|Once Upon a Time in the West
A mysterious stranger with a harmonica joins forces with a notorious desperado to protect a beautiful widow from a ruthless assassin working for the railroad in Sergio Leone’s frontier epic. Mysterious pasts and the strength of loyalties are explored amid lightning fast gun battles and stylish vistas.
In this prehistoric “buddy picture”, a sloth, a mammoth, and a saber-toothed tiger join forces and go on a trek to return a human baby to its tribe. The writing is frequently laugh-out-loud funny, the 3-D animation has improved, and the celebrity voices are well-suited to the endearing characters.
Based on the same novel that inspired Silence of the Lambs, this star-studded homage to Hannibal Lecter (in fact a prequel), promises menace aplenty, yet never quite pays off. An entertaining mix of gruesome scenes and beautiful scenery, Red Dragon is actually a pale remake of Michael Mann’s 1986 Manhunter, which interested viewers should seek out.
John, a mild-mannered British bank clerk and closet porn junkie, attempts to upgrade his lifestyle by purchasing a Russian mail-order bride named Nadia. A black romantic comedy transforms to odd crime story with a few sly twists and hard-to-swallow incidents as John’s life plunges from sex-laden honeymoon to cautionary nightmare.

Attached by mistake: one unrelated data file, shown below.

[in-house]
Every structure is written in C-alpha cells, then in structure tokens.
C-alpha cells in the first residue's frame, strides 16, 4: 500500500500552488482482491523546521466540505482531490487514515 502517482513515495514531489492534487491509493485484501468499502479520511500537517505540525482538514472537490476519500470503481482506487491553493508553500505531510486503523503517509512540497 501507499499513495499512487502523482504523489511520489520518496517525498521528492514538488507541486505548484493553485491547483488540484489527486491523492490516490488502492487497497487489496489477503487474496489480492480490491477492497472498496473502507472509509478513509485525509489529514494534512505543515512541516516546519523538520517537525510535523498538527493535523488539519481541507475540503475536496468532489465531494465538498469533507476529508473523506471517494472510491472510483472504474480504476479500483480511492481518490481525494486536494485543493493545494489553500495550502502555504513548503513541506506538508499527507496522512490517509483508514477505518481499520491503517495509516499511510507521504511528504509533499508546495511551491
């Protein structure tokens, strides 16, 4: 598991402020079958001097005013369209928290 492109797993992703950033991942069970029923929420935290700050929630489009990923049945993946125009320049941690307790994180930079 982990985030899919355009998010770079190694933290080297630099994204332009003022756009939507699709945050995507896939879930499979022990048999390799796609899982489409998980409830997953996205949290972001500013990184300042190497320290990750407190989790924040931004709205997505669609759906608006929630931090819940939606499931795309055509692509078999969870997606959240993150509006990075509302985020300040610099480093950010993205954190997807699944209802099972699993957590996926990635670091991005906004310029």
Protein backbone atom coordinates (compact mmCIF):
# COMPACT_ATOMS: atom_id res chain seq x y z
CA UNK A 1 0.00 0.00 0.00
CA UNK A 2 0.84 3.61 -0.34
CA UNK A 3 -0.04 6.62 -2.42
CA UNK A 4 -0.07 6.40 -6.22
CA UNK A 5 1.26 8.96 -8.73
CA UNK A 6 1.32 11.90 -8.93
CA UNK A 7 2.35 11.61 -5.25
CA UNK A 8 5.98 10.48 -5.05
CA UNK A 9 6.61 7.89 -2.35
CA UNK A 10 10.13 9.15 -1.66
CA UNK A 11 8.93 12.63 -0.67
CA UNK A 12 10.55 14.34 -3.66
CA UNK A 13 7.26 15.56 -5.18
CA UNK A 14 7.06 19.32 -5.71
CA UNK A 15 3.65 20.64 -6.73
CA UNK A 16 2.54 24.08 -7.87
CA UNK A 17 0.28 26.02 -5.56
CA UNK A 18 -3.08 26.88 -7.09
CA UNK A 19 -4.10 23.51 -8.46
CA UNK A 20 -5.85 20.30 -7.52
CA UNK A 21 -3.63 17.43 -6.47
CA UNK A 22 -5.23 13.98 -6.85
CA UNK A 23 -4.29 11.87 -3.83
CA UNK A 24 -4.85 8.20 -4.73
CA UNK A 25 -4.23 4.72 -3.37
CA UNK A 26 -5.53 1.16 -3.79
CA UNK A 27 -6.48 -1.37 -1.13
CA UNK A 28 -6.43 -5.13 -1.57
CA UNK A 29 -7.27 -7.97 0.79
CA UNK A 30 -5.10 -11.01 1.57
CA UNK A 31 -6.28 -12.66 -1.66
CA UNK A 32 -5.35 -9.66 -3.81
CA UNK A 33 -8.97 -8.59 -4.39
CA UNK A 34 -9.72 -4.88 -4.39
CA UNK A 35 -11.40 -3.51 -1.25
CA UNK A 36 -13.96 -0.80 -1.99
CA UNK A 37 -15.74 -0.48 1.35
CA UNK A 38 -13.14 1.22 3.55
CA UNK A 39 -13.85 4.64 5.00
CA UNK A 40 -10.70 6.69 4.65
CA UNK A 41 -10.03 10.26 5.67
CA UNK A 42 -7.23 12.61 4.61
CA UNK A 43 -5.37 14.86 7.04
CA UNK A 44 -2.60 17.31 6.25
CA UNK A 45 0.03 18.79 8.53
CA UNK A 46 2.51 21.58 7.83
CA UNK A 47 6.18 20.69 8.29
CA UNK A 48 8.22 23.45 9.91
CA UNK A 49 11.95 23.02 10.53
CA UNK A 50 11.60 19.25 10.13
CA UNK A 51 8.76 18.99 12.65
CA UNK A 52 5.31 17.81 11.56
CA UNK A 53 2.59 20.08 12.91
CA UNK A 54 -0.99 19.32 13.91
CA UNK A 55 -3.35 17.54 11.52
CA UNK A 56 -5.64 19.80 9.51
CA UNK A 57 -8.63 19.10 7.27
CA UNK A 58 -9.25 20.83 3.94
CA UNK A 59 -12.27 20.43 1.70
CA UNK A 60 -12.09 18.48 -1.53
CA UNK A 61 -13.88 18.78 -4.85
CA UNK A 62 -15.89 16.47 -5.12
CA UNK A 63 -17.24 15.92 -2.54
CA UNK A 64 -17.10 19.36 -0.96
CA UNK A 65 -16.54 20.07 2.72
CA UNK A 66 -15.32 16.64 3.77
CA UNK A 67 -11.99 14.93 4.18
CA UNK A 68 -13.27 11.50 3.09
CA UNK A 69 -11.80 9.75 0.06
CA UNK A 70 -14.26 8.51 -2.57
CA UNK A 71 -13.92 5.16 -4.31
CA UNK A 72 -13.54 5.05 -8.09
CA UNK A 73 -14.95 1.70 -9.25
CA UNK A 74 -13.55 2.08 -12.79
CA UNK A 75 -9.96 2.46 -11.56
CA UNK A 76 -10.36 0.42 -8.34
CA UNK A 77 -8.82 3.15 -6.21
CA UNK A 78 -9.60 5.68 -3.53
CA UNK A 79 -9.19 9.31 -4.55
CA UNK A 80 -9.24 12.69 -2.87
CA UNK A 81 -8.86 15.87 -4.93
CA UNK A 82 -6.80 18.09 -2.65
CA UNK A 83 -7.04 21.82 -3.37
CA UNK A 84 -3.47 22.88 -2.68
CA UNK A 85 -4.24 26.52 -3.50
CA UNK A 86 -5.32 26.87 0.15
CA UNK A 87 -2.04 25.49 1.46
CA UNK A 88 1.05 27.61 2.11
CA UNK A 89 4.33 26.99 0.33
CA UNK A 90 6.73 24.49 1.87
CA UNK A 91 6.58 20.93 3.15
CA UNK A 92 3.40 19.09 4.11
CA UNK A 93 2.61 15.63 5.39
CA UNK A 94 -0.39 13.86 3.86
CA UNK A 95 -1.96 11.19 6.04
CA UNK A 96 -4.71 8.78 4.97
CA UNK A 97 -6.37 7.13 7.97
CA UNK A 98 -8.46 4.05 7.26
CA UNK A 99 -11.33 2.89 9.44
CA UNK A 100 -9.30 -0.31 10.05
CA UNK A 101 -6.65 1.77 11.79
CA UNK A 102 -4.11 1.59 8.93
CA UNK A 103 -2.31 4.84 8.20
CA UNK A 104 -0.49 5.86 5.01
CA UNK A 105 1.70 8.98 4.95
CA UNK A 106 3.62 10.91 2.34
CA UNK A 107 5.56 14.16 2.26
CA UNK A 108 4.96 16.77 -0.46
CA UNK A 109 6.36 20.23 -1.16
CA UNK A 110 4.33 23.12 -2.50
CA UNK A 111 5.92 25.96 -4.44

|Stereophonics – You Gotta Go There To Come Back
Following their last two albums, the long-struggling Welsh power trio was on the verge of becoming the next post-Oasis pop phenomenon. Critics have chastised the band’s change in direction, while the masses have flocked to the latest release. Pop or not, Kelly Jones’ lacerated voice still strikes an emotional nerve on heartfelt, hummable ballads.
|Lemon Jelly – Lost Horizons
The eccentric duo of Nick Franglen and Fred Deakin make the sort of brassy, beautiful downtempo music that leaves the listener desperately trying to suppress a goofy grin. Like their first collection of EPs, this sophomore effort bristles with shimmering, sunny instrumentation while quirky, oddball samples lurk ’round every turn.
|Stevie Wonder – The Definitive Collection
Though not as comprehensive as 2000’s four-disc box set, this greatest hits CD is still a worthy release for fans of the man who has truly lived up to the promise of his surname. Classic selections from his precocious career show how Stevie’s musical innovation and lyrical poignancy extend far beyond delineations of style or genre.
|Edvard Grieg – Peer Gynt & Holberg Suites
A convenient collection of the best-known orchestral music by Norway’s favorite son. Well-recorded, this set of suites is performed by the Berlin Philharmonic under the direction of Herbert von Karajan, who applies a uniformly lush sound to the music, smoothing off the rough edges and making everything sound more grand than courtly.